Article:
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In London Fieldworks’ delicate creations, architecture meets nature. Its installations feature pine-colored clusters of minuscule wooden forms that appear to grow upon vast tree trunks. Founded by artists Bruce Gilchrist and Jo Joelson, London Fieldworks is a collaborative and multidisciplinary arts practice with projects at the intersection of architecture, sculpture, installation, and film.
Each of the homes has rounded windows and doors, while those on large evergreen trees resemble natural objects, such as wasp and hornet nests or even fungi and mushrooms. From reflecting Clerkenwell’s urban renewal to offering new habitats for animals, the sprawling birdhouses fuse architectural ideas with nature and art, resulting in sculptures that integrate effortlessly in both natural and urban spaces. Through its installations, the practice explores its concern with the climate crisis through the lens of history, the environment, and culture.
One work, “Spontaneous City in the Tree of Heaven,” references opposite sides of London: Duncan Terrace Gardens in the east and Cremorne Gardens in the west. The installation is constructed from hundreds of bespoke bird boxes reflecting the forms of the local architecture—a combination of Modernist 60’s social housing and Georgian townhouses.
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Two new paintings by Kerry James Marshall feature a central crow that looms over a botanical backdrop. One or two birdhouses, which have entrances that are too small for the blackbirds to fit through, are perched on the leafy branches along with more petite species. Part of an ongoing series, the acrylic paintings are based on John James Audubon’s Birds of America, an archetypal text cataloging 435 life-size watercolors of avian creatures.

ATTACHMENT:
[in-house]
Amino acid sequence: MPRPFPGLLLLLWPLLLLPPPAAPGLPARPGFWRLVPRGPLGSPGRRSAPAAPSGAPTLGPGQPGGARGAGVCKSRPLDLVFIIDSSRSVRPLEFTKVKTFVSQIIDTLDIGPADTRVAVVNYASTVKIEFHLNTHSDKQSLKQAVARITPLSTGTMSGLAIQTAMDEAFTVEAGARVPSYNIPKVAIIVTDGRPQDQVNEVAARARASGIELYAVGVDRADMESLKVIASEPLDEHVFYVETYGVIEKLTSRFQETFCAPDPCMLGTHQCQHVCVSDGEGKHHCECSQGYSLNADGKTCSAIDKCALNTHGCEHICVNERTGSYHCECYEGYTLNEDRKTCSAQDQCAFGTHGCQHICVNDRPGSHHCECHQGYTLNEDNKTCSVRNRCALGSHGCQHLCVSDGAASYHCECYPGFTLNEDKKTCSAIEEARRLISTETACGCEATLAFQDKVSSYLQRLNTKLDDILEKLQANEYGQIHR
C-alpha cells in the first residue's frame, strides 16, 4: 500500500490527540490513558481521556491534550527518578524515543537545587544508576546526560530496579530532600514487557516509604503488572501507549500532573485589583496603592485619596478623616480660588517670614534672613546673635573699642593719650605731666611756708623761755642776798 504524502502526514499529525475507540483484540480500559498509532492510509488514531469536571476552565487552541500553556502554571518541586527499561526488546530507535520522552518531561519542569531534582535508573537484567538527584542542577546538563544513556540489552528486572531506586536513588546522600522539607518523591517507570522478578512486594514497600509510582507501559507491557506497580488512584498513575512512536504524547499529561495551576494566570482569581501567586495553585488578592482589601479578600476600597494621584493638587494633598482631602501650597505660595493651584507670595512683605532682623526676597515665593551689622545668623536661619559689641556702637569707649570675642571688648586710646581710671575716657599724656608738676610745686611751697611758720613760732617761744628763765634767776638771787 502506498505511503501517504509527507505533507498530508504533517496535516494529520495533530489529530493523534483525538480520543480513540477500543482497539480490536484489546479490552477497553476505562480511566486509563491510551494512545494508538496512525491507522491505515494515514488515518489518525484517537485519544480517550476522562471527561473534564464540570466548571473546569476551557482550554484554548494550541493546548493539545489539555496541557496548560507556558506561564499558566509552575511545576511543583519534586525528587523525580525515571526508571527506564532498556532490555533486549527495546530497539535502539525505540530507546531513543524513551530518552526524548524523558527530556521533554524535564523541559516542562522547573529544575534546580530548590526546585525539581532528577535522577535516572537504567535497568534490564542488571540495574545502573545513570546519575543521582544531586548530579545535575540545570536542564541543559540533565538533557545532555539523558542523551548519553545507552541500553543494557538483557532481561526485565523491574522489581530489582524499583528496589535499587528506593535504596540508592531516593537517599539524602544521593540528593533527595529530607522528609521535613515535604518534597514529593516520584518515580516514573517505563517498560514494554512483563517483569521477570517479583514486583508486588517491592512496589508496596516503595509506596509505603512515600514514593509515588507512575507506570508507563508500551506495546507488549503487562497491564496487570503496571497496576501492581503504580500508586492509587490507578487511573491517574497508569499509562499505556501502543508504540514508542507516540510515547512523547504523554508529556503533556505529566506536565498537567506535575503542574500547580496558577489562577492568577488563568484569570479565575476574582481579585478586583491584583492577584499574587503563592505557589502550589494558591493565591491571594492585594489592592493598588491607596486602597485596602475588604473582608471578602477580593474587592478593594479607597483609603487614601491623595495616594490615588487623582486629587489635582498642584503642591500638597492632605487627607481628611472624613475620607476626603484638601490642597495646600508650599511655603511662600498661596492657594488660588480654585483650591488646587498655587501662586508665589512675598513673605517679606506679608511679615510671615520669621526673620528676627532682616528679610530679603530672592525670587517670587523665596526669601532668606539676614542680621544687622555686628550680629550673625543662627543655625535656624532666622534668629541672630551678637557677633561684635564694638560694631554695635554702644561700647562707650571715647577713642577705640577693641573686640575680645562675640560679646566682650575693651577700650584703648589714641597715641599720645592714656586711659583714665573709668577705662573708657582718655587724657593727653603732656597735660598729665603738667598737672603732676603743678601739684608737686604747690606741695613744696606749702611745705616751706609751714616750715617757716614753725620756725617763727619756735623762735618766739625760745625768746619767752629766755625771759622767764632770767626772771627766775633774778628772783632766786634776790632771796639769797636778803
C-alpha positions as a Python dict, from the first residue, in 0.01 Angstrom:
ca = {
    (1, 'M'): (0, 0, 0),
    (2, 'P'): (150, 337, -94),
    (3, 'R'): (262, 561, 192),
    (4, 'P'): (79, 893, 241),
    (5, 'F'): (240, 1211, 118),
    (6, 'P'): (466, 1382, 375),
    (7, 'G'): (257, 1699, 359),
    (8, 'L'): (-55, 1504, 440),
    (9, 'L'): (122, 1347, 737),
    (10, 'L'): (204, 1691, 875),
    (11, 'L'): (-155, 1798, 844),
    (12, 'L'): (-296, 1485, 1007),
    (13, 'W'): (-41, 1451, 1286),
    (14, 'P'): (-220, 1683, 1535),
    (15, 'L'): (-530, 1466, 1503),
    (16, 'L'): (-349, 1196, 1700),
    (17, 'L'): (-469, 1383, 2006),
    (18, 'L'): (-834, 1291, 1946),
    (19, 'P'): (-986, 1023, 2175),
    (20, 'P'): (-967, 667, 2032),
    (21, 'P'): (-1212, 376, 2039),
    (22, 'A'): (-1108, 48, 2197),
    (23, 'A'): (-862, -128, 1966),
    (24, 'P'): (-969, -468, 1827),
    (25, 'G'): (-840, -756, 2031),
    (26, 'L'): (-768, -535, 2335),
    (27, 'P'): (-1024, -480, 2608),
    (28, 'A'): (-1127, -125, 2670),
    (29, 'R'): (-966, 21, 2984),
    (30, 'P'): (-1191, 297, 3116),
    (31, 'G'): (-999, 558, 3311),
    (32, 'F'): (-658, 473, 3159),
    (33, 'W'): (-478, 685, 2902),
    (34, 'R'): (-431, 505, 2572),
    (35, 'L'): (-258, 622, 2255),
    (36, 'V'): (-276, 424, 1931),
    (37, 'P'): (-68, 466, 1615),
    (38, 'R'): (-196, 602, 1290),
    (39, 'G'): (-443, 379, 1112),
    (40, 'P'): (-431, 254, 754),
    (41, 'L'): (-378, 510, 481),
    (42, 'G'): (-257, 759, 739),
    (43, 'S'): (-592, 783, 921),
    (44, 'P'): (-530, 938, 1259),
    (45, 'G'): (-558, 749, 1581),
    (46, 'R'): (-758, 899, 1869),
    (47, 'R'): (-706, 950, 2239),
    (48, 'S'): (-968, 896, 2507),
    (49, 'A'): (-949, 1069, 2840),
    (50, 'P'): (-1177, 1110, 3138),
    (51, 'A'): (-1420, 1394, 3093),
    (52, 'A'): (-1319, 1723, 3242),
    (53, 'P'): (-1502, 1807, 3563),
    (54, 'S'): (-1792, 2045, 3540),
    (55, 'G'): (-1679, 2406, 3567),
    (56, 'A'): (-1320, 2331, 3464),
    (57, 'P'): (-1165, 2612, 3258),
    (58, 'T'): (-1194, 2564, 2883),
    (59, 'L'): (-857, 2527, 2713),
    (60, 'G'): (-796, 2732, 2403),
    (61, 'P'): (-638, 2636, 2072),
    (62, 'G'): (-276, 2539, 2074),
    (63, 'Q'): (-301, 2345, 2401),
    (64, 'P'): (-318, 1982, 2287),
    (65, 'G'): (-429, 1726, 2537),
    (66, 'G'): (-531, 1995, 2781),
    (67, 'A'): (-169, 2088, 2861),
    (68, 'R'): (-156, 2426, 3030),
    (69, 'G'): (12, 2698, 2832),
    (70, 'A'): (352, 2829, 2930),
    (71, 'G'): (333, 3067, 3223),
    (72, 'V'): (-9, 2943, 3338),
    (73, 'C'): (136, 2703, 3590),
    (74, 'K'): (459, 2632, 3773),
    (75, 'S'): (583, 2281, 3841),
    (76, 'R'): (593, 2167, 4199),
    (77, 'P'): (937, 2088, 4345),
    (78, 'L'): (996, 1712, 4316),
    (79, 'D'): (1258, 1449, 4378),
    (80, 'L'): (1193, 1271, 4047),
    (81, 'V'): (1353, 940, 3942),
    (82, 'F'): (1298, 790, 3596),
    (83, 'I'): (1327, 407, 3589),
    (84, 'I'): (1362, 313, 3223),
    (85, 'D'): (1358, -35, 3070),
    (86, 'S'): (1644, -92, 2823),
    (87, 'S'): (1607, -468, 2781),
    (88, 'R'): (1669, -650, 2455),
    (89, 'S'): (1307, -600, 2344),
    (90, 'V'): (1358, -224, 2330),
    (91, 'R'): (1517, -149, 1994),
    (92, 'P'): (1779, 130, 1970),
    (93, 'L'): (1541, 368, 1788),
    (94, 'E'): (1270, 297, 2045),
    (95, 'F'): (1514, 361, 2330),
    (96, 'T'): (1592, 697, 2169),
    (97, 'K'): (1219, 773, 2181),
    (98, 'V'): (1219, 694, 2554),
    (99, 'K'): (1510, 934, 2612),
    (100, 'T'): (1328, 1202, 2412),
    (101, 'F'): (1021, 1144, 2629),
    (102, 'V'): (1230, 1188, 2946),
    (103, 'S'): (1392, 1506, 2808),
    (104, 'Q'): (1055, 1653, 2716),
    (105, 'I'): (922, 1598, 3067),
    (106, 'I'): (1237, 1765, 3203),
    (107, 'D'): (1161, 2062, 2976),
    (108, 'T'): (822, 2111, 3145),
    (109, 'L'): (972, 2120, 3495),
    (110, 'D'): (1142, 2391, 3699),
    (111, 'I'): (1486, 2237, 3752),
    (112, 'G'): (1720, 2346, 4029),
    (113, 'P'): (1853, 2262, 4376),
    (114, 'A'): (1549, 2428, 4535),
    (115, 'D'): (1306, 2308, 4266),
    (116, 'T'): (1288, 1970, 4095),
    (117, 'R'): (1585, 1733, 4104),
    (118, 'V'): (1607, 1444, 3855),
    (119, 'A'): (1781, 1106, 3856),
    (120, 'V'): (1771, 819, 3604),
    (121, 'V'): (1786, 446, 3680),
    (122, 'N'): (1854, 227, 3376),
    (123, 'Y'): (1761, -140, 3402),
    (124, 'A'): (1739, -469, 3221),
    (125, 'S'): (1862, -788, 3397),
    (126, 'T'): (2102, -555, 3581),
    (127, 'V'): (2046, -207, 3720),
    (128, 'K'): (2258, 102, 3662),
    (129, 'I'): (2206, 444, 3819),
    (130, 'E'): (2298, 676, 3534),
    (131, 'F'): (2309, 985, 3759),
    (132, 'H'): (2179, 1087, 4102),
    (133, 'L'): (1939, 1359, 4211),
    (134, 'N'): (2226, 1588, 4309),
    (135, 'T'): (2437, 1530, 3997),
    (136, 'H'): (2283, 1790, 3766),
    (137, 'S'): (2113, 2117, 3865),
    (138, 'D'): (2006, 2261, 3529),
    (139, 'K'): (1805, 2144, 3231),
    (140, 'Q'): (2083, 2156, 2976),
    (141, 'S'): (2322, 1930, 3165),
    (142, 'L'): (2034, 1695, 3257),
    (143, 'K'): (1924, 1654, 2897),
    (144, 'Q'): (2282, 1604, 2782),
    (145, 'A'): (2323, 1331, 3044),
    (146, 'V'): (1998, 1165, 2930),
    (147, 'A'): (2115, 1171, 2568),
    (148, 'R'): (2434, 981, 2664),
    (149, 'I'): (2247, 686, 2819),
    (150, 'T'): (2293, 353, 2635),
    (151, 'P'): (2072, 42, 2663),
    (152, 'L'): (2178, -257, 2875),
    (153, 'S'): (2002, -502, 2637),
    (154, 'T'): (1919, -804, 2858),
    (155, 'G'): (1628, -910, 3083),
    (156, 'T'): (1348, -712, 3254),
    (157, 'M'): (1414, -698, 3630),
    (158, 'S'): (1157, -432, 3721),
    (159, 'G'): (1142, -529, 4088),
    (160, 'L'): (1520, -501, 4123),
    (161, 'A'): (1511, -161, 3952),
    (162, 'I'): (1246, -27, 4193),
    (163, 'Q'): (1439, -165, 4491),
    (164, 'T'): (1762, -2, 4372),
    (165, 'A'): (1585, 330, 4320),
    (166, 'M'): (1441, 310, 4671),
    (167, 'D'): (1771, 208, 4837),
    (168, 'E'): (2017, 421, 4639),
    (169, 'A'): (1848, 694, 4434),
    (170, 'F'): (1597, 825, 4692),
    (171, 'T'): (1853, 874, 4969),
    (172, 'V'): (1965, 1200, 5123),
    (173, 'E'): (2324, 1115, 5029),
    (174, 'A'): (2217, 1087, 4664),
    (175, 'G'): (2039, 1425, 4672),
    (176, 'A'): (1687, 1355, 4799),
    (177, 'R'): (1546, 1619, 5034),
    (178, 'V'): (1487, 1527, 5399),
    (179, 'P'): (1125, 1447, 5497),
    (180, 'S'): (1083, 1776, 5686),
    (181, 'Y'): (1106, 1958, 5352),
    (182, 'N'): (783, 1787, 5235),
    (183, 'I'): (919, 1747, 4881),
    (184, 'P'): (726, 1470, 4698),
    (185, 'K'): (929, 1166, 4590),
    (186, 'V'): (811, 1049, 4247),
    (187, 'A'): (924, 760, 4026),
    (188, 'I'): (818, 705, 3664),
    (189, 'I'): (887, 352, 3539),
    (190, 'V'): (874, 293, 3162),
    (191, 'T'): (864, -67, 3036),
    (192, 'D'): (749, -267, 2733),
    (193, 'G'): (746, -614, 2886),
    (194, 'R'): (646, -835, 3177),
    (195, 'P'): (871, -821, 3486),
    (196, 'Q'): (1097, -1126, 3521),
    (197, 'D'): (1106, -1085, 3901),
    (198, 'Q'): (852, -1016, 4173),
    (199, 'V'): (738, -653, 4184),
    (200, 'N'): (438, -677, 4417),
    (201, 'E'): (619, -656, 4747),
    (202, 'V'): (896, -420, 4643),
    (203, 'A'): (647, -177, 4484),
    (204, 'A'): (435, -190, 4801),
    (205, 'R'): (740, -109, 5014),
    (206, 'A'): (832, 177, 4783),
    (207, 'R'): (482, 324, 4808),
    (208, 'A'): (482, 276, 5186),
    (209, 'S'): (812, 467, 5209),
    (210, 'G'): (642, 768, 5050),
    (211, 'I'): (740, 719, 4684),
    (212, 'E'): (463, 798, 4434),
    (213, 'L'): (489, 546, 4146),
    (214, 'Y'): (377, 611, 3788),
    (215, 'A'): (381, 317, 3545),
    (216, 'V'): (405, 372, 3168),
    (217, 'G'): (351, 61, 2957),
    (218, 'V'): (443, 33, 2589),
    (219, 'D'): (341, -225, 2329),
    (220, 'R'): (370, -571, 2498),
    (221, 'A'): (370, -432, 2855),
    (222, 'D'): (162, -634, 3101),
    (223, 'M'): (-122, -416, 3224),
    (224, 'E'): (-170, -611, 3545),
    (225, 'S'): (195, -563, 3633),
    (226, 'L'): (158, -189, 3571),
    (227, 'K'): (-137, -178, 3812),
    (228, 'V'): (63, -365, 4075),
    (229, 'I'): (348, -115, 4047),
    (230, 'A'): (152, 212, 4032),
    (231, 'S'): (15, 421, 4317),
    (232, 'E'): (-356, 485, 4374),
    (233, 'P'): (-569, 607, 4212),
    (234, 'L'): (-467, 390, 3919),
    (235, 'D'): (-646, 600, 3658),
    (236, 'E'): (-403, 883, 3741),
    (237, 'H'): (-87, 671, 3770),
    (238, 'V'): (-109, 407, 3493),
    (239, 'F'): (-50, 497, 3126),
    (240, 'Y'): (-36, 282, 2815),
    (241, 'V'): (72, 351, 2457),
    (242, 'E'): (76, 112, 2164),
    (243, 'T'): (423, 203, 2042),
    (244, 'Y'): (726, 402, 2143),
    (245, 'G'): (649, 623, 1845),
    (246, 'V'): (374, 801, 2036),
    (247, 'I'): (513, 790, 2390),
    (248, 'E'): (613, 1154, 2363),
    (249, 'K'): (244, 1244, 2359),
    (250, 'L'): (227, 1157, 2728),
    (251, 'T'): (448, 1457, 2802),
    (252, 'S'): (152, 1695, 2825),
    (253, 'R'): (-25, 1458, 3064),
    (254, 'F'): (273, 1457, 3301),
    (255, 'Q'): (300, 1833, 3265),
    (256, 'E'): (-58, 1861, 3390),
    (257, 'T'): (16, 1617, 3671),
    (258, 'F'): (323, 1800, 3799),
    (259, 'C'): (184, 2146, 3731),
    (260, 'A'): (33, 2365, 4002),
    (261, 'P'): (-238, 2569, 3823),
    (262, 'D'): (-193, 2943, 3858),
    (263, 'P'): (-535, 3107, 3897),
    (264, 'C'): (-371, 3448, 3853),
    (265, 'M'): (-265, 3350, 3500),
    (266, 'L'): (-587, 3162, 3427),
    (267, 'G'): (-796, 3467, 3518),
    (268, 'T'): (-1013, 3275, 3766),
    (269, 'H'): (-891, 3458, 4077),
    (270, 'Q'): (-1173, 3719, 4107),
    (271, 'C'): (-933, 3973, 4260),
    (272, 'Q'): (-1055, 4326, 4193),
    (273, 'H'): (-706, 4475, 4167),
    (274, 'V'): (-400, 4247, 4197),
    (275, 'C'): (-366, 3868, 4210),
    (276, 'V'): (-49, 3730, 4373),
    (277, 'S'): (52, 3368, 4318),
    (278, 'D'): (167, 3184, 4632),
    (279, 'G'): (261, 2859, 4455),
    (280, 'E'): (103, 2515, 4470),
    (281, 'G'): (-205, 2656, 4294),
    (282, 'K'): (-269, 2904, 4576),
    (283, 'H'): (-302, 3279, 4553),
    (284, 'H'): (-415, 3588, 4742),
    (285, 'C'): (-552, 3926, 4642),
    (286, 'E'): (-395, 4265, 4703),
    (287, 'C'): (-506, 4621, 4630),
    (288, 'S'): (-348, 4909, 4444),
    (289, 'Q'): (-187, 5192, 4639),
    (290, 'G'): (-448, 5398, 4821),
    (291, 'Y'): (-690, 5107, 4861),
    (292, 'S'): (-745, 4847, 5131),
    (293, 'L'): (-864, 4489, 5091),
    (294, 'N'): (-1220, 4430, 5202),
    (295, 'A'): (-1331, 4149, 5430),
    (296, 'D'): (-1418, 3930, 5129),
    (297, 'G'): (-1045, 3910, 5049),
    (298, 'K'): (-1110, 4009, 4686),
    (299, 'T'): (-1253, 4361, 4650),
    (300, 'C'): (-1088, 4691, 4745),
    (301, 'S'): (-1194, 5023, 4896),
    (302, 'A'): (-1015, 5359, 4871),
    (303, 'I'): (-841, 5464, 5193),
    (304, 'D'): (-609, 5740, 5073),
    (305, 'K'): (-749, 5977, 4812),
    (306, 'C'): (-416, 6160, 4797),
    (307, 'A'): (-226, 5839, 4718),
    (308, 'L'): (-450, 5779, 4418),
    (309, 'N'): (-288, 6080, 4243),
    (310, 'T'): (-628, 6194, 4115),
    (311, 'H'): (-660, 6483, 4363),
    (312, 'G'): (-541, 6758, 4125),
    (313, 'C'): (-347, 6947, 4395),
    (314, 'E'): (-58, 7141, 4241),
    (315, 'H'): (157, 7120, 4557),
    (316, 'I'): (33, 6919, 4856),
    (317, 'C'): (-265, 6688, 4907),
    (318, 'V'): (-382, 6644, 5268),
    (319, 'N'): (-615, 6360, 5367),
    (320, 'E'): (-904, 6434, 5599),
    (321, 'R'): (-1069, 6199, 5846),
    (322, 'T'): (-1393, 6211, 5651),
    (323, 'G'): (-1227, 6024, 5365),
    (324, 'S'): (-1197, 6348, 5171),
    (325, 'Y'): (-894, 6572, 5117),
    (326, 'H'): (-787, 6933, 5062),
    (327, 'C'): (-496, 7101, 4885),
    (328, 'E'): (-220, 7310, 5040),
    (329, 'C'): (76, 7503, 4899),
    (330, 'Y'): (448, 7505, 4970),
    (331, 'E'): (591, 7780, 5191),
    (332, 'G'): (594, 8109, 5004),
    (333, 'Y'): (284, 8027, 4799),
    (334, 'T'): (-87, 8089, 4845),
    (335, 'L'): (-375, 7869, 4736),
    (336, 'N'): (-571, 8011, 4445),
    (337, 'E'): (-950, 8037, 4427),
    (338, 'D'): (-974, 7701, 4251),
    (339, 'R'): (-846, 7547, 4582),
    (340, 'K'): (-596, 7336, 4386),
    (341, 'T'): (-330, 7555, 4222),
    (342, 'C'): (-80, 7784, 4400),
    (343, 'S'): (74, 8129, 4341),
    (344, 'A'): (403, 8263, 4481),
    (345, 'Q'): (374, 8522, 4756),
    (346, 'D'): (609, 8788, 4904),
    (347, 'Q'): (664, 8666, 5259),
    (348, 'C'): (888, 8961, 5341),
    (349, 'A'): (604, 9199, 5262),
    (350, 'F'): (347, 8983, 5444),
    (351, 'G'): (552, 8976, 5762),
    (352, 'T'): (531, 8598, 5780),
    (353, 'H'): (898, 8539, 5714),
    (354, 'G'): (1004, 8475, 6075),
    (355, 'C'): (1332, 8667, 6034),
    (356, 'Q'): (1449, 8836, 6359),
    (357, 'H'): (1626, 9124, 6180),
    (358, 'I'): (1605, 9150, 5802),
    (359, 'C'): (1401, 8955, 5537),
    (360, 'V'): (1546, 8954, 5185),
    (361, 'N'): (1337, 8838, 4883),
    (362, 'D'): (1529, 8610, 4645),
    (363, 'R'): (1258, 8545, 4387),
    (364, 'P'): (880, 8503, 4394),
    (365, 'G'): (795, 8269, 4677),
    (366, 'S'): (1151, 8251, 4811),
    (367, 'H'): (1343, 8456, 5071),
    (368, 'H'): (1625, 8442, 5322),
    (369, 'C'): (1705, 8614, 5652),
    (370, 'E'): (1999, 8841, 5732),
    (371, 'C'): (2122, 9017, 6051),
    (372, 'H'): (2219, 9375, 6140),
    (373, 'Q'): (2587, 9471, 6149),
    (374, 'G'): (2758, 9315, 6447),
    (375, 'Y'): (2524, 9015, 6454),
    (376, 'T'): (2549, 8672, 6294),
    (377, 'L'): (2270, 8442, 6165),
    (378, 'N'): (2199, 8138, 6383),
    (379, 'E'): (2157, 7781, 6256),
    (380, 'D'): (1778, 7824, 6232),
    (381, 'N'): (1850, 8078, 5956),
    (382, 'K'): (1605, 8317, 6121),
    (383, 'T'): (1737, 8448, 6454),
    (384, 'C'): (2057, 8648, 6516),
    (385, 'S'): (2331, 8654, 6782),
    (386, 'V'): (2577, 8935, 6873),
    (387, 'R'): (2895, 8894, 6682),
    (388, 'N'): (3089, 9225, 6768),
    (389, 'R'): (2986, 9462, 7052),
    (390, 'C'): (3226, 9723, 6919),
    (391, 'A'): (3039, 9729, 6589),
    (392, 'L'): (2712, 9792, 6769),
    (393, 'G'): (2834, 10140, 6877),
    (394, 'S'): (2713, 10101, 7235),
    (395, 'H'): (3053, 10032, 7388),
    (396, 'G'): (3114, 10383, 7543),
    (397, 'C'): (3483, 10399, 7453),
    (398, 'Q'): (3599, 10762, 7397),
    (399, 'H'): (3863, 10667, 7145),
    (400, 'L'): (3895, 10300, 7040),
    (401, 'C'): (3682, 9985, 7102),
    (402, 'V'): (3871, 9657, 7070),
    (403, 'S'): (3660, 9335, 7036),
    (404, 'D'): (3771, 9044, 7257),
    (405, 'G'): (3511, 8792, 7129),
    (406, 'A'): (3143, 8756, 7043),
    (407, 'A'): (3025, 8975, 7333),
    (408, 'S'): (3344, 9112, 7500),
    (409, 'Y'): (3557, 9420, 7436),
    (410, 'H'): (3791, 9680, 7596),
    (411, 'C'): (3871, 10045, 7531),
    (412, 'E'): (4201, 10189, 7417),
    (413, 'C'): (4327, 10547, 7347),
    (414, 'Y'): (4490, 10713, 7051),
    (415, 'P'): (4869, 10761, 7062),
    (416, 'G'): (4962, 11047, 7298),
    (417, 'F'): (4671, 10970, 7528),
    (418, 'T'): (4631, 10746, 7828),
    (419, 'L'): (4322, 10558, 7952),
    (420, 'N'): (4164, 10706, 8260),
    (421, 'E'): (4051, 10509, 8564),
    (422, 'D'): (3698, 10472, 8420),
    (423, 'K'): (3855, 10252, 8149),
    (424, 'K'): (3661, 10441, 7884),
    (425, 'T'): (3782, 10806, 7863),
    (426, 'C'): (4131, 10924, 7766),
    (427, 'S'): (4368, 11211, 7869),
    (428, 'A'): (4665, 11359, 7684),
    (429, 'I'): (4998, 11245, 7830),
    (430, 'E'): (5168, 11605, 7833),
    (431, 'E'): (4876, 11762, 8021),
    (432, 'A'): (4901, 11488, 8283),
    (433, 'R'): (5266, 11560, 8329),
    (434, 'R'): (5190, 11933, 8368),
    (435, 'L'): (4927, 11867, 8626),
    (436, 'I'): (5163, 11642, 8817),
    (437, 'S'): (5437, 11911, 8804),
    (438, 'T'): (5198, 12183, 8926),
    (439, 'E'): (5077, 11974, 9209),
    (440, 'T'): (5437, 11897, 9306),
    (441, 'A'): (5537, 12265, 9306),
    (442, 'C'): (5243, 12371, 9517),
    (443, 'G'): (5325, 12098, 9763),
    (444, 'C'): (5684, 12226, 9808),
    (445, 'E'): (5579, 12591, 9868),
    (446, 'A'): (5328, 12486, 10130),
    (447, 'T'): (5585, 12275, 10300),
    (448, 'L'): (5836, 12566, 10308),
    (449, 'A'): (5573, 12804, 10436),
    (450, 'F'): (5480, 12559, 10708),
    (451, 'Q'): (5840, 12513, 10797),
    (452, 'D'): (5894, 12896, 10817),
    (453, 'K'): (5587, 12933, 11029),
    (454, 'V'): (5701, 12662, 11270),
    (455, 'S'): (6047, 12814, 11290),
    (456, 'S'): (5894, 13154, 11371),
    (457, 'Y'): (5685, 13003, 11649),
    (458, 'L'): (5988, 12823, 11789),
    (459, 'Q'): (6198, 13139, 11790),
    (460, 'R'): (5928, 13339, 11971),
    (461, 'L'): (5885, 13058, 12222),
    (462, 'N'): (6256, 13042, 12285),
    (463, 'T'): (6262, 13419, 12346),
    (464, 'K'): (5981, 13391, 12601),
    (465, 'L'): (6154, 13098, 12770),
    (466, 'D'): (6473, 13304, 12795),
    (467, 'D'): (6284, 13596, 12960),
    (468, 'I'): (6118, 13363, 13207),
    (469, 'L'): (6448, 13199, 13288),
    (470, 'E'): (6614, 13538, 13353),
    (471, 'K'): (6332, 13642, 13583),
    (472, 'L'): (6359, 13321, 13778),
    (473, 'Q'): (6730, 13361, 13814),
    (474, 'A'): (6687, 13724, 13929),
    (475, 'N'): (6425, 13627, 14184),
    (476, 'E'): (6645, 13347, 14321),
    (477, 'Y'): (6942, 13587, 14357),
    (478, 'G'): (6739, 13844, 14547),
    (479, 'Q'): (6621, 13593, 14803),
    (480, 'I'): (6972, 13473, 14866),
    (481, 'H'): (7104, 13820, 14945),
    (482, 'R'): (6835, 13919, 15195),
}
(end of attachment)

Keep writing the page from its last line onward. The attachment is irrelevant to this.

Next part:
Marshall’s artworks provide a multivalent counterhistory to conceptions of race in the United States. While Audubon is recognized widely for his contribution to ecology and natural history in America, his own background is conflicting. The ornithologist was born as Jean Rabin in Haiti to unmarried parents: his father was a white plantation owner, while his mother’s identity is not as well-documented. However, many people believe she was a Creole chambermaid who may have had a mixed racial heritage. When Audubon migrated to the United States in the 19th century, he changed his name and masked his potentially biracial background.
Throughout his life, the famous birdwatcher and artist both supported and actively participated in chattel slavery, enslaving and selling people throughout the early 1800s. Audubon, who passed as white, also sought out relationships with presidents James Harrison and Andrew Jackson to promote his studies. In 1976, though, the artist’s work was included by curator David C. Driskell in his exhibition Two Centuries of Black American Art, which positioned Audubon within the Black arts canon.
Today, Marshall utilizes ornithologist’s studies as a way to consider the narratives around race in his series, Black and part Black Birds in America, which on view virtually through August 30 at David Zwirner. The Chicago-based artist paints large crows in chromatic black, which is composed entirely of dark reds, blues, or greens. Another smaller bird, like a goldfinch or cardinal, has the deep shade on its face or wings, evoking the one-drop rule, or the claim that one Black ancestor was enough to grant a relative that same identity.
Because Marshall forgoes actual black pigment when painting, he evidences that racial categories are simply a social construction rather than a biological fact. Similarly, the ambiguous titles of the series compare the classification of birds to that of people, utilizing the color to reference both the creatures’ feathers and human categorization of race. “None of us works in isolation. Nothing we do is disconnected from the social, political, economic, and cultural histories that trail behind us. The value of what we produce is determined by comparison with and in contrast to what our fellow citizens find engaging,” Marshall says.
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Editor's Picks: History
Highlights below. For the full collection click here.